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ORIGINAL RESEARCH Table of Contents   
Year : 2012  |  Volume : 23  |  Issue : 3  |  Page : 331-336
Perceived sources of stress amongst final year dental under graduate students in a dental teaching institution at Bangalore, India: A cross sectional study


1 Department of Public Health Dentistry, D A P M R V Dental College and Hospital, Bangalore, India
2 Department of Oral Medicine & Radiology, D A P M R V Dental College and Hospital, Bangalore, India

Correspondence Address:
A G Harikiran
Department of Public Health Dentistry, D A P M R V Dental College and Hospital, Bangalore
India
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Source of Support: None, Conflict of Interest: None


DOI: 10.4103/0970-9290.102218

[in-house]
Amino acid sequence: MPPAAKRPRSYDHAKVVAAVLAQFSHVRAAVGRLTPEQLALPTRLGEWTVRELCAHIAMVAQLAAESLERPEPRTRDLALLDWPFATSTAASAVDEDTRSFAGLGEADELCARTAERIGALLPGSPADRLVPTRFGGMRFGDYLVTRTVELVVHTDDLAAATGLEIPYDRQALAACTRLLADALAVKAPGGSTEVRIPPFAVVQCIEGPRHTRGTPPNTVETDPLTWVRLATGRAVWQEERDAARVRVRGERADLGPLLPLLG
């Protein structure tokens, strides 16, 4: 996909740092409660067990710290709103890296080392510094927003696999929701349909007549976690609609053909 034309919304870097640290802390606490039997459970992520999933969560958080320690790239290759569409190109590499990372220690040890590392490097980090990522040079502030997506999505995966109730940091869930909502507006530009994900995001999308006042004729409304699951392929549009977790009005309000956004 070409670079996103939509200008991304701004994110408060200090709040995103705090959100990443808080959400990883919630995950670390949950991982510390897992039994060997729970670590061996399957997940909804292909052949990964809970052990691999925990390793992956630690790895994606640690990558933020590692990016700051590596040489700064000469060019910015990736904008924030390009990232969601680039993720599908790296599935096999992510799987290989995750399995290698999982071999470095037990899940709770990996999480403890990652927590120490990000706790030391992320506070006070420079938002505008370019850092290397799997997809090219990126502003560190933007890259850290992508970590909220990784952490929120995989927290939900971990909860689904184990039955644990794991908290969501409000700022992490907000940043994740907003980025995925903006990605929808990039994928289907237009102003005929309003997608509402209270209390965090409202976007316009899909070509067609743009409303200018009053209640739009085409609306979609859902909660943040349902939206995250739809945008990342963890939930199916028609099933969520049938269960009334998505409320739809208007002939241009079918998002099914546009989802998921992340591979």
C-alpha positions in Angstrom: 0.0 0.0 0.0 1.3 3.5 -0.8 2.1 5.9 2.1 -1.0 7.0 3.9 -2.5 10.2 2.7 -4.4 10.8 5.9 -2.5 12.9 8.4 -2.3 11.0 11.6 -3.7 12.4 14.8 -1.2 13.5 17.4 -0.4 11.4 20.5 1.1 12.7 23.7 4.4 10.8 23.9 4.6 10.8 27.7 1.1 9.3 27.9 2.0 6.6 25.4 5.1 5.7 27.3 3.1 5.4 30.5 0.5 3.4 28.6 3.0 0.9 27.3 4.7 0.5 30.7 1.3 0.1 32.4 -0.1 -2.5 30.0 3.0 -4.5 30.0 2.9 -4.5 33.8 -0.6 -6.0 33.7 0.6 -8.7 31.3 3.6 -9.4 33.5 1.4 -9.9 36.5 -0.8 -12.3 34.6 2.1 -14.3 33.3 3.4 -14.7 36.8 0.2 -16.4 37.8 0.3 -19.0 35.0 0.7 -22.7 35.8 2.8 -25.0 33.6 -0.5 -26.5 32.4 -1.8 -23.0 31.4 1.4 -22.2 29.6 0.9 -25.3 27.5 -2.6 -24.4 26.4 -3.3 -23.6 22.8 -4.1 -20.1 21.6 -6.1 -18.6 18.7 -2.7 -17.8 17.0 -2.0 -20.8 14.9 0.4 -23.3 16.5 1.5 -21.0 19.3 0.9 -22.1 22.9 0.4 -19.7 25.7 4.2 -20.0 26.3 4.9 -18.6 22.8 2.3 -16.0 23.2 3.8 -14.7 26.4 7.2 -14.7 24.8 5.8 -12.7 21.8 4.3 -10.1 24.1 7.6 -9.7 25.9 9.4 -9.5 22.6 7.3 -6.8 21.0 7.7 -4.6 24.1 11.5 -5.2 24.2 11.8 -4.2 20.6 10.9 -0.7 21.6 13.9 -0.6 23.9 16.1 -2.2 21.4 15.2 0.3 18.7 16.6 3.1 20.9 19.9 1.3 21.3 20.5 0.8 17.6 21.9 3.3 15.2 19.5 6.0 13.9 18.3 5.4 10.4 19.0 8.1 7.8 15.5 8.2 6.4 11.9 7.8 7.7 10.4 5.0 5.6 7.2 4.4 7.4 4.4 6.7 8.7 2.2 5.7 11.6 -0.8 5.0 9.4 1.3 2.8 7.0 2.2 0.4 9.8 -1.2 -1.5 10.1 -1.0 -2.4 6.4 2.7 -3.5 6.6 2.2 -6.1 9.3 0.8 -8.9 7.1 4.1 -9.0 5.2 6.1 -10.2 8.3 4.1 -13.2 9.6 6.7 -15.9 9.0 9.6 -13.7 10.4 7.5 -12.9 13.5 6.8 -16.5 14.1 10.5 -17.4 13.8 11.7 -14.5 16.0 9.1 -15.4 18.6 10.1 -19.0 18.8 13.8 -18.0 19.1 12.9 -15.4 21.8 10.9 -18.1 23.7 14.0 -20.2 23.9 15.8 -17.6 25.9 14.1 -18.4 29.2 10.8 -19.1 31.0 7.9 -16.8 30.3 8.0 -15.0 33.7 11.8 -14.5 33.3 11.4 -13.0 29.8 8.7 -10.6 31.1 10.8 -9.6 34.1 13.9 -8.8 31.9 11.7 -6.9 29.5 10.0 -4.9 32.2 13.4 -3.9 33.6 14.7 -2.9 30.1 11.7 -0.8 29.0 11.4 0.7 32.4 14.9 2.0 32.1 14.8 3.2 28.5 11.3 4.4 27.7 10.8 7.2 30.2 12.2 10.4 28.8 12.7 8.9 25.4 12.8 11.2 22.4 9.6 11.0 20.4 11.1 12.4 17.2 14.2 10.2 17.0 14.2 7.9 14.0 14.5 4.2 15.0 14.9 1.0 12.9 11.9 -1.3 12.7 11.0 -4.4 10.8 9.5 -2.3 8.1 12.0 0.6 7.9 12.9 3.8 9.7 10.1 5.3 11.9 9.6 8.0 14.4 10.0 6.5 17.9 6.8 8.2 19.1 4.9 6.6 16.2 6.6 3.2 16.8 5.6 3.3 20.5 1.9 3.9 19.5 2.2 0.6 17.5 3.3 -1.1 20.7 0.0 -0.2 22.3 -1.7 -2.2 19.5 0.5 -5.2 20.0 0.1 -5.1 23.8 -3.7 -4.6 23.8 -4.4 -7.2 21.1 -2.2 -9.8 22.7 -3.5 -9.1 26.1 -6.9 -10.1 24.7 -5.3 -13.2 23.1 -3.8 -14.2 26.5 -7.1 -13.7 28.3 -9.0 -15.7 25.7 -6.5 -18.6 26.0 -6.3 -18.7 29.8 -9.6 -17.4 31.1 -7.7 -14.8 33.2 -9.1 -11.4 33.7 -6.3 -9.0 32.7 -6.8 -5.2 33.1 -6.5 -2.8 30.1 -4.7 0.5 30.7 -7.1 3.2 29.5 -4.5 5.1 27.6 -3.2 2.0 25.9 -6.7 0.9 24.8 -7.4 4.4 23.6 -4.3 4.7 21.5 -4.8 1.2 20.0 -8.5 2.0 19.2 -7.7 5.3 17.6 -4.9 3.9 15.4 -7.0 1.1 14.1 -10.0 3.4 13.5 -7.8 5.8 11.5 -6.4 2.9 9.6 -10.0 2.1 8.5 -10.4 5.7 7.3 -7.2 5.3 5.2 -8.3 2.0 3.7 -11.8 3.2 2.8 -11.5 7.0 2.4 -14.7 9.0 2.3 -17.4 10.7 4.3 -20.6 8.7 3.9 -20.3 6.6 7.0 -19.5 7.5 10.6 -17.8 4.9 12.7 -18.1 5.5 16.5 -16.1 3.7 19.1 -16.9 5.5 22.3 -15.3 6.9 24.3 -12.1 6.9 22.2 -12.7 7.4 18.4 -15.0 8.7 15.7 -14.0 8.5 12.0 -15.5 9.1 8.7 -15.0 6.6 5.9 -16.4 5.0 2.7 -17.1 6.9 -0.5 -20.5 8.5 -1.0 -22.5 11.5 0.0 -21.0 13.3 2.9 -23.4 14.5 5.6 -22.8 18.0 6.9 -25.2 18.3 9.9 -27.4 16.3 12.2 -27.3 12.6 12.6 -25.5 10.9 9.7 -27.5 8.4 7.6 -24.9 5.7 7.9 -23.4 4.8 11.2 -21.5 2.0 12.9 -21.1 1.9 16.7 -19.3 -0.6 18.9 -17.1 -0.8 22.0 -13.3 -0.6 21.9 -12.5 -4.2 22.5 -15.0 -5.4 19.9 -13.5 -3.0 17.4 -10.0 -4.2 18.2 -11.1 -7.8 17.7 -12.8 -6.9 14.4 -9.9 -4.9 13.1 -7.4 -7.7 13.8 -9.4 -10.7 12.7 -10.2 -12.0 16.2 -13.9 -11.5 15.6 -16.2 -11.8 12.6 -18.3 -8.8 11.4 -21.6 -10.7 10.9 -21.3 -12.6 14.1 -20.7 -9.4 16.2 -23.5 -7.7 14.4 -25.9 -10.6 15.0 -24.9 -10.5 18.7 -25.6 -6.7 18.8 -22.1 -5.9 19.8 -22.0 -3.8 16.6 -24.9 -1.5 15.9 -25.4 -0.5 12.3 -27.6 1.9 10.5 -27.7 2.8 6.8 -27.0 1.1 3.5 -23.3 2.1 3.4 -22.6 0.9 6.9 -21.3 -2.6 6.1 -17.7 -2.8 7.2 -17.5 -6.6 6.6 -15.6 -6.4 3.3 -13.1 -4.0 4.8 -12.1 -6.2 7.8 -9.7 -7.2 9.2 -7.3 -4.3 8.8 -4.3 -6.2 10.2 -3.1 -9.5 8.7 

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Background: Dental schools are known to be highly demanding and stressful learning environments. Dentistry involves an acquisition of required academic, clinical and interpersonal skills during the course of learning. Practicing dentistry requires clinical skills and patient management skills, which also add to the stress perceived by the students. Identifying sources of stress represents the crucial first step towards advocating policy changes and strategies to alleviate the stressors and enhance students' stress coping skills. The aim of this study was to identify self-reported sources of the stress among the final year [4 th year] dental undergraduate students in a Dental Teaching Institution in Bangalore, India. Materials and Methods: A 38 items, 4-point Likert Scale item modified Dental Environmental Stress (DES) questionnaire, addressing 5 stressor domains (living accommodation, interpersonal relationships, academics, clinical skills and miscellaneous) was administered to all final year undergraduate dental students of the Institution. Items and domains were considered to be perceived as "stressful", when students classified them as 'slightly', 'moderately' or 'severely stressful'. Descriptive and bivariate analyzes based on chi square tests were performed. Results: Out of the 38 items, 19 items were reported to be "stressful" by >70% of the students. Of these, examinations, difficulty in managing difficult cases, lack of patient co-operation, difficulty and amount of course work and completing clinical requirements were reported to be "stressful" by >85% of the students. Personal physical health, difficulty in making friends, staying with roommates, narcotic substance dependencies were least commonly reported to be "stressful". Discussion and Conclusion: The stress provoking factors among >70% of the students are quite similar to those reported by the researchers' worldwide. Curricular changes, student support mechanisms at departmental/institutional level with appropriate policy changes need to be considered to assist the students in coping with identified stressors.


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